Please Note: This Article is 4 years old. This increases the likelihood that some or all of it's content is now outdated.

Lodgers Limits – Is there any limit to the number of rooms I can rent out to lodgers, and are there any planning implications ?

There are several parts of legislation in England and Wales that affect this question. Perhaps four main ones apply: Health & Safety (HHSRS), HMO, Overcrowding and Planning Rules.

HMO

The Housing Act 2004 schedule 14(6) states that the maximum number of lodgers living in a property, before it is classed as an HMO is two.

So, if three or more lodgers live in a property, in addition to the landlord and his or her family, the property will be defined as an HMO.

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To decide whether the property is a licensable HMO it must be classed as a Prescribed HMO meeting these conditions:

1  The HMO or any part thereof comprises three stories or more

2  It is occupied by five or more persons

3  It is occupied by persons from two or more households.

Overcrowding

If accommodation is much too small for a household it may be considered to be overcrowded under the law. A home may be legally overcrowded if there are not enough rooms or space for the number of people who live there.

Currently (2009) there are two applicable standards in force: the Statutory Overcrowding standard under the Housing Act 1985 and the Crowding and Space Hazard, assessed under the Housing Health and Safety Rating System (HHSRS).

Statutory Overcrowding (Housing Act 1985)

Overcrowding can be caused by too many people living in a room or too many poeple for the size of the room.

If two people of the opposite sex have to sleep in the same room, the accommodation will be overcrowded unless the two people are:

– a married or cohabiting couple, or
– at least one occupant is under ten years old.

The number of people of the same sex (unless they are a same sex couple) who can sleep in one room is restricted by the size of the room.

Rooms that are counted include living rooms, bedrooms and large kitchens. Space and floor area calculations:

– children under one year old are ignored
– children under ten years old and over one count as a half
– rooms under 50 square feet are ignored.

As a general rule:

1 room = 2 people
2 rooms = 3 people
3 rooms = 5 people
4 rooms = 7.5 people
5 or more rooms = 2 people per room.

Also, the floor area of a room determines how many people can sleep in it:

– floor area 110 sq feet (10.2 sq metres approx) = 2 people
– floor area 90 – 109 sq ft (8.4 – 10.2 sq m approx) = 1.5 people
– floor area 70 – 89 sq ft (6.5 – 8.4 sq m approx) = 1 person
– floor area 50 – 69 sq ft (4.6 – 6.5 sq m approx) = 0.5 people.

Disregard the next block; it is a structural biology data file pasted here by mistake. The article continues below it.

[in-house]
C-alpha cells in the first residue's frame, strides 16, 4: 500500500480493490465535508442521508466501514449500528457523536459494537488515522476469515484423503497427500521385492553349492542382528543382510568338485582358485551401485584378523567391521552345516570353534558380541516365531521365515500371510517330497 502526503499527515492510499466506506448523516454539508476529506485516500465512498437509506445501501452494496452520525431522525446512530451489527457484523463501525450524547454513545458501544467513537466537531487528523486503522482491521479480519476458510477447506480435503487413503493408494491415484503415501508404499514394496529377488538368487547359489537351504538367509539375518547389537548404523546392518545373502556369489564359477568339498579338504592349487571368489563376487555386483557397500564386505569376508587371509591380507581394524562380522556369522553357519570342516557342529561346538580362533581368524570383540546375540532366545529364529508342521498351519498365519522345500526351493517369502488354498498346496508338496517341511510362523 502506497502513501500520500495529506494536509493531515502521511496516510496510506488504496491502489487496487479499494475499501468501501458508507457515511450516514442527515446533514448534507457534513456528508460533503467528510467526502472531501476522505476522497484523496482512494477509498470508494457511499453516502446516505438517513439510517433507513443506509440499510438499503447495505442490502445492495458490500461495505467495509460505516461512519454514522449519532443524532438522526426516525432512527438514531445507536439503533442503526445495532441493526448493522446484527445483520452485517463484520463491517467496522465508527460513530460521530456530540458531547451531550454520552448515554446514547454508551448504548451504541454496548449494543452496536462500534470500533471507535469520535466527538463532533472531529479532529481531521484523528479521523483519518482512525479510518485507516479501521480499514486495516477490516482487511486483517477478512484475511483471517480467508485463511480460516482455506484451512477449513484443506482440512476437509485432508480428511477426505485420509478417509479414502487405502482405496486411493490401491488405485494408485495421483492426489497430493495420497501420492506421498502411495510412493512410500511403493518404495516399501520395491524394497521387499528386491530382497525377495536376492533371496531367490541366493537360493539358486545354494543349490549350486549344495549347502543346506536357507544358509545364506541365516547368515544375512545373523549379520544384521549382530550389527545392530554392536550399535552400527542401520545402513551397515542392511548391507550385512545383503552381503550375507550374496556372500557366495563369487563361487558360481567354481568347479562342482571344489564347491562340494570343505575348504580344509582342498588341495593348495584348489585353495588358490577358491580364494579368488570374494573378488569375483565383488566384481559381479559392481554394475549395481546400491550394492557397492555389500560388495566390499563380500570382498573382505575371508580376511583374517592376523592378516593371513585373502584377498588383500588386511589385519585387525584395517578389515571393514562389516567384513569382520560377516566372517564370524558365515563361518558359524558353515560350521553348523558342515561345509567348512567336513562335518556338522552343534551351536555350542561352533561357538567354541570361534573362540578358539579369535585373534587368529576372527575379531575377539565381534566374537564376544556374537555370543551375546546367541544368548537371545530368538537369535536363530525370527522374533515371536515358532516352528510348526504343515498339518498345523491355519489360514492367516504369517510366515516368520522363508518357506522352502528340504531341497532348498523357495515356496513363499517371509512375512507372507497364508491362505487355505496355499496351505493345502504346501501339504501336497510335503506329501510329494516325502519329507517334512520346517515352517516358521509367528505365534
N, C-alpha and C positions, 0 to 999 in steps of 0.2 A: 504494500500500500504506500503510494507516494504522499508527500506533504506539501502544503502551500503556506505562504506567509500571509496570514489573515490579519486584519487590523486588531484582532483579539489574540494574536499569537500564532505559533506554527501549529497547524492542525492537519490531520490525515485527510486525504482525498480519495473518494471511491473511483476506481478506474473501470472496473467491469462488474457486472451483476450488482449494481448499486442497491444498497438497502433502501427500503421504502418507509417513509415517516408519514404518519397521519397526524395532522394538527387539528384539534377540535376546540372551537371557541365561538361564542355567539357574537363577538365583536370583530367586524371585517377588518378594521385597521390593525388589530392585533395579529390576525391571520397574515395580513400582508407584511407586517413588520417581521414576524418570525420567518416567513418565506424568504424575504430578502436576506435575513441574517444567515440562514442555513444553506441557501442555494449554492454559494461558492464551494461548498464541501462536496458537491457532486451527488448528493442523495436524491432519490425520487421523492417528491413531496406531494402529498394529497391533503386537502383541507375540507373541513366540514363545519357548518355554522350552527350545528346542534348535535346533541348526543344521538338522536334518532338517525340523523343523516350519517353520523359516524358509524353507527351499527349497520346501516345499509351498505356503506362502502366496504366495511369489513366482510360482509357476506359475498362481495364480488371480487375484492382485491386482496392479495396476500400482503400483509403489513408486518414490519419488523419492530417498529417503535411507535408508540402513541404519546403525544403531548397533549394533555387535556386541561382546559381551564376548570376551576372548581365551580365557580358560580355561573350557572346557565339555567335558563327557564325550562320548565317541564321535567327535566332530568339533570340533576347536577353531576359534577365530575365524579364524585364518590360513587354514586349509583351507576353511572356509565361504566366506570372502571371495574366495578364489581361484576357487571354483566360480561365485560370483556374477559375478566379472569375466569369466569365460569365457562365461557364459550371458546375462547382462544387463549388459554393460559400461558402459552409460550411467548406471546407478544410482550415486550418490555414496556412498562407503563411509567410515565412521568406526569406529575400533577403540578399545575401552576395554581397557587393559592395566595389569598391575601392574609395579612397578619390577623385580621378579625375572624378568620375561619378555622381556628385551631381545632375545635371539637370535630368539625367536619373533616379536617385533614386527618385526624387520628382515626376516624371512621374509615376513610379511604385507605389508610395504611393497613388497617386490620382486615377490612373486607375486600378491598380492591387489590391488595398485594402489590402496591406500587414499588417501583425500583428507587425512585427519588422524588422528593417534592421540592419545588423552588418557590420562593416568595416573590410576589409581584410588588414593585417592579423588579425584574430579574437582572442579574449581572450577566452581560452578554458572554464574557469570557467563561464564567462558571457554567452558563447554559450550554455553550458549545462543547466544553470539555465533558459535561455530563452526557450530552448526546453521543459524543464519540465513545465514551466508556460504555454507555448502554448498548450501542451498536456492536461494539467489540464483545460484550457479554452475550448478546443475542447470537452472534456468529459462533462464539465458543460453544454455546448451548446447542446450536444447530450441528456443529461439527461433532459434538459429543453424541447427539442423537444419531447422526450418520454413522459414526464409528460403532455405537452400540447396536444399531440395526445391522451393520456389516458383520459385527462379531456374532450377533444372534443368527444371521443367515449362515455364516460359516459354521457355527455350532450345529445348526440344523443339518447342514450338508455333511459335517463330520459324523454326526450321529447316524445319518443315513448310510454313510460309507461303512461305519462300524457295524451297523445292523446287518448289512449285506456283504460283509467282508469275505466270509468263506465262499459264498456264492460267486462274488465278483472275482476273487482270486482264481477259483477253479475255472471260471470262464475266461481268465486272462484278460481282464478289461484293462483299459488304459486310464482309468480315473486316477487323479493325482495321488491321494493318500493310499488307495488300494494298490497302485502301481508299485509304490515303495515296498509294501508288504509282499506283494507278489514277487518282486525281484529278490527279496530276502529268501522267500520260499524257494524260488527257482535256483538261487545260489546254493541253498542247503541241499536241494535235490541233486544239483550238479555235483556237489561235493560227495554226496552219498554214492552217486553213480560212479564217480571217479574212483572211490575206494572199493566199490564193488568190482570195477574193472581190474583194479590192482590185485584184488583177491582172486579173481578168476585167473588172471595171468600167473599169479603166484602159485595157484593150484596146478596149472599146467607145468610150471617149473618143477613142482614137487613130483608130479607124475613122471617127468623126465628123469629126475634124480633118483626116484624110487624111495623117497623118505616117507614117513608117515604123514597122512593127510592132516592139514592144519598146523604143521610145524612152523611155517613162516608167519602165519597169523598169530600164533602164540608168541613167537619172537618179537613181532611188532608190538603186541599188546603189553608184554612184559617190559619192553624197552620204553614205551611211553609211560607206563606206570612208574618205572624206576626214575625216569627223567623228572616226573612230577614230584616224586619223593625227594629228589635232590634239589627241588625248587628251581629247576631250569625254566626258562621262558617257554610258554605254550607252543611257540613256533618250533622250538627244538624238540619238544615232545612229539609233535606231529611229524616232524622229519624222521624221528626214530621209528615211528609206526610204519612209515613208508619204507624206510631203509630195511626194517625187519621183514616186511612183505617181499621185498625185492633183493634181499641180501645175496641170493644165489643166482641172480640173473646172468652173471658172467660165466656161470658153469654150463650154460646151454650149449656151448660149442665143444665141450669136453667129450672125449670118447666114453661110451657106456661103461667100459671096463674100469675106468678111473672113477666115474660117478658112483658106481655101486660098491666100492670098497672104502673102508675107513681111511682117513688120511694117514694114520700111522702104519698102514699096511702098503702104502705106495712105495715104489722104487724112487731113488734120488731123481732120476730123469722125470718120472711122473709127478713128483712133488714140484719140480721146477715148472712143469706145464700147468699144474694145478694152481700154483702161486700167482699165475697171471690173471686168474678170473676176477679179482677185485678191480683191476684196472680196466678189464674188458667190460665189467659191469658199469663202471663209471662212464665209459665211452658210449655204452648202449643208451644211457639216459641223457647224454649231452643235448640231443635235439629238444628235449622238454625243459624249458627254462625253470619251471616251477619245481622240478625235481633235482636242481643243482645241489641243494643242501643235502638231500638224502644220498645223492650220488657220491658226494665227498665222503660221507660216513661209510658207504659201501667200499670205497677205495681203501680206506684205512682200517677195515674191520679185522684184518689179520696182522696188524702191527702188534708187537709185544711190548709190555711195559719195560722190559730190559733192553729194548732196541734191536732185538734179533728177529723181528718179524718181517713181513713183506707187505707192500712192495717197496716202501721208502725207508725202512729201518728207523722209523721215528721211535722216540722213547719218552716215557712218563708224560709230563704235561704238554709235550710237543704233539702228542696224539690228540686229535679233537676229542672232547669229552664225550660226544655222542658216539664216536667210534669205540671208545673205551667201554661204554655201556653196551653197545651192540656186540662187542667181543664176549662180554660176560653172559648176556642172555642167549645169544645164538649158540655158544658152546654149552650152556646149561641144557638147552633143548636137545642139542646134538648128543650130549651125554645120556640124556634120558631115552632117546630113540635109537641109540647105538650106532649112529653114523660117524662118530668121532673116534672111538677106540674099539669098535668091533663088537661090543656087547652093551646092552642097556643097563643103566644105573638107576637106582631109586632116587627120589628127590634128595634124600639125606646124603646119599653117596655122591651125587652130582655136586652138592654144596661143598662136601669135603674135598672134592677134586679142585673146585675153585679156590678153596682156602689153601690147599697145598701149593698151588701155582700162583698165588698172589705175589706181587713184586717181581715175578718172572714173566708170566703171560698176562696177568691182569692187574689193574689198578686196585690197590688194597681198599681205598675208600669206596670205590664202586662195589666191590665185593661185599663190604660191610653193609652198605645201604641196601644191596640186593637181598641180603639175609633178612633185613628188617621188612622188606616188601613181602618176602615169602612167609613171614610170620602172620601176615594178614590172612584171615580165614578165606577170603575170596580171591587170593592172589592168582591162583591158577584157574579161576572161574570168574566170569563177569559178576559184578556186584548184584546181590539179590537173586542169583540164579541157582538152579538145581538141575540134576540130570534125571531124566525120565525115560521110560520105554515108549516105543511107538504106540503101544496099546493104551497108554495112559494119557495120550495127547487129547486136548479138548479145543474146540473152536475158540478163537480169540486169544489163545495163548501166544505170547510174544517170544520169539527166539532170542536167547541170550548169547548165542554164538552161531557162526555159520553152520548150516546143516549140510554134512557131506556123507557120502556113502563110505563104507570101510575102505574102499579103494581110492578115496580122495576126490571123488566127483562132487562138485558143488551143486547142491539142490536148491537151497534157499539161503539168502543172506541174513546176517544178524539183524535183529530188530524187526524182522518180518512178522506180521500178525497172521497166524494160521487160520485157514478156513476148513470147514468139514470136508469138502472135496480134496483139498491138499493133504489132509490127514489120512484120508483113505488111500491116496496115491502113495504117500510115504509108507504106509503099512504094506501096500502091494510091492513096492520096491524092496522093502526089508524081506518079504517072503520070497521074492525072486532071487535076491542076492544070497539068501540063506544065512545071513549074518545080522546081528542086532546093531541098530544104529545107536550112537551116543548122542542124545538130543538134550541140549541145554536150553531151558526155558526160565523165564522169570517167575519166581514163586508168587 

Crowding and Space Hazard (HHSRS)

The HHSRS is a new tool for local authorities to tackle overcrowding.

HHSRS assesses deficiencies in a home in terms of the impact on the occupiers. Local authorities use the system to risk assess properties for 29 health and safety hazards, one of which is crowding and space.

“a dwelling with one bedroom is suitable for up to two people regardless of age; two bedrooms for up to four people; three for up to six people; and four for up to seven people. Living rooms and kitchens are also considered. Whether a dwelling is actually overcrowded depends on the age and circumstances of the family in it.”

A dwelling may not match the ideal, but unless the hazard is a high-scoring Category I, the authority’s decision to act is discretionary.

Planning

In some cases, especially where an HMO is being created, the property may be subject to Planning and Building Control rules, especially in respect of fire regulations.(The Regulatory Reform (Fire Safety) Order, June 2005, Effective 1 October 2006)

HMO also have specific management rules (Statutory Instrument 2006 No. 372 The Management of Houses in Multiple Occupation (England) Regulations 2006) and are subject to annual Fire Risk Assessments. If in any doubt and before you commence any work or lettings you should contact your local authority planning and evironmental health departments and/or fire officer.

©LandlordZONE All Rights Reserved – never rely totally on these standard answers which apply primarily to England & Wales. Before taking action or not, always do your own research and/or seek professional advice with the full facts of the case and all documents to hand.

Please Note: This Article is 4 years old. This increases the likelihood that some or all of it's content is now outdated.

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